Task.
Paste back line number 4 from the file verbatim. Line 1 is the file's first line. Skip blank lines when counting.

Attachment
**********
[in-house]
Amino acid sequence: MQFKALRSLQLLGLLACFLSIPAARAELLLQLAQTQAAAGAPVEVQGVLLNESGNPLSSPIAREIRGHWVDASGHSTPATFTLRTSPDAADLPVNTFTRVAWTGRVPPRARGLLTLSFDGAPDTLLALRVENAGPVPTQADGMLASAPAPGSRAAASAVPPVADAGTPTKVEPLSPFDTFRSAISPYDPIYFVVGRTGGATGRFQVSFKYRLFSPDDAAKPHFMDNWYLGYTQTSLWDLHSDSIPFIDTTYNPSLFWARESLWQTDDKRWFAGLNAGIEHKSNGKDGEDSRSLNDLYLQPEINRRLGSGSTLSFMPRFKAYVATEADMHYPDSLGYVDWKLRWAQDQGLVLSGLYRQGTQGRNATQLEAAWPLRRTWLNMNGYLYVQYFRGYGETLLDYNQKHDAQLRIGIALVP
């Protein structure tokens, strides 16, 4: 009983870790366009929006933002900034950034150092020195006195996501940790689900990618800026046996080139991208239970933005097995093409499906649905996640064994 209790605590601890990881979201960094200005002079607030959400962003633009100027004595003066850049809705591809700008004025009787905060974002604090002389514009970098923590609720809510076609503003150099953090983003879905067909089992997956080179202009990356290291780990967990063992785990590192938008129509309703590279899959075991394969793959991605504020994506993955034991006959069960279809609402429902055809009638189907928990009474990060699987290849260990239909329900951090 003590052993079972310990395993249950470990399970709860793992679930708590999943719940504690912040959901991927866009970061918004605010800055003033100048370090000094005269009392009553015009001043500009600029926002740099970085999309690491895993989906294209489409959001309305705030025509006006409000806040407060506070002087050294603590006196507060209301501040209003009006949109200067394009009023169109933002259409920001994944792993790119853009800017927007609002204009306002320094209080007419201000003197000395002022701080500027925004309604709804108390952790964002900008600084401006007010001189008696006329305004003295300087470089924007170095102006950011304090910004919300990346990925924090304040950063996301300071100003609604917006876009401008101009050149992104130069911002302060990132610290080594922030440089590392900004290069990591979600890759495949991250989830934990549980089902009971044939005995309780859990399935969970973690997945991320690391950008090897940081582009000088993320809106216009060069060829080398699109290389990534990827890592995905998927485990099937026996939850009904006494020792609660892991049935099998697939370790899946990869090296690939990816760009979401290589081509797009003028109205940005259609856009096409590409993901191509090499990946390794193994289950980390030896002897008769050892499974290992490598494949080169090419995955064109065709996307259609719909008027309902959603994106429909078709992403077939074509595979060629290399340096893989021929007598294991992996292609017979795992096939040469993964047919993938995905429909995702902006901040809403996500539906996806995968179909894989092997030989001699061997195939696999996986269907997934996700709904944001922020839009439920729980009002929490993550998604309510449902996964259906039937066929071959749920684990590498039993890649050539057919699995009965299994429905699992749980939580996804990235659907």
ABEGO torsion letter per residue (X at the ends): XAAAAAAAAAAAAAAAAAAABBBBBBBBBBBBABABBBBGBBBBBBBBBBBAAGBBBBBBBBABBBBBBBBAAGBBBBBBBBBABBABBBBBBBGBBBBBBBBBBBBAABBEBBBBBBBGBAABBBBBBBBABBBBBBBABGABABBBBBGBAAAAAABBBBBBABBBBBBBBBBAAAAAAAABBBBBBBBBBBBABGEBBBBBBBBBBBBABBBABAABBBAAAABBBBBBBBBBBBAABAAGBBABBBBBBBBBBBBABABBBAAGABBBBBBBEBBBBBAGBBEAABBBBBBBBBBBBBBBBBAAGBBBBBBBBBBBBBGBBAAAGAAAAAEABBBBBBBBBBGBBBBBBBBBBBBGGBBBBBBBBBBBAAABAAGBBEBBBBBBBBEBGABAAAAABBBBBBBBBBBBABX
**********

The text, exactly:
ABEGO torsion letter per residue (X at the ends): XAAAAAAAAAAAAAAAAAAABBBBBBBBBBBBABABBBBGBBBBBBBBBBBAAGBBBBBBBBABBBBBBBBAAGBBBBBBBBBABBABBBBBBBGBBBBBBBBBBBBAABBEBBBBBBBGBAABBBBBBBBABBBBBBBABGABABBBBBGBAAAAAABBBBBBABBBBBBBBBBAAAAAAAABBBBBBBBBBBBABGEBBBBBBBBBBBBABBBABAABBBAAAABBBBBBBBBBBBAABAAGBBABBBBBBBBBBBBABABBBAAGABBBBBBBEBBBBBAGBBEAABBBBBBBBBBBBBBBBBAAGBBBBBBBBBBBBBGBBAAAGAAAAAEABBBBBBBBBBGBBBBBBBBBBBBGGBBBBBBBBBBBAAABAAGBBEBBBBBBBBEBGABAAAAABBBBBBBBBBBBABX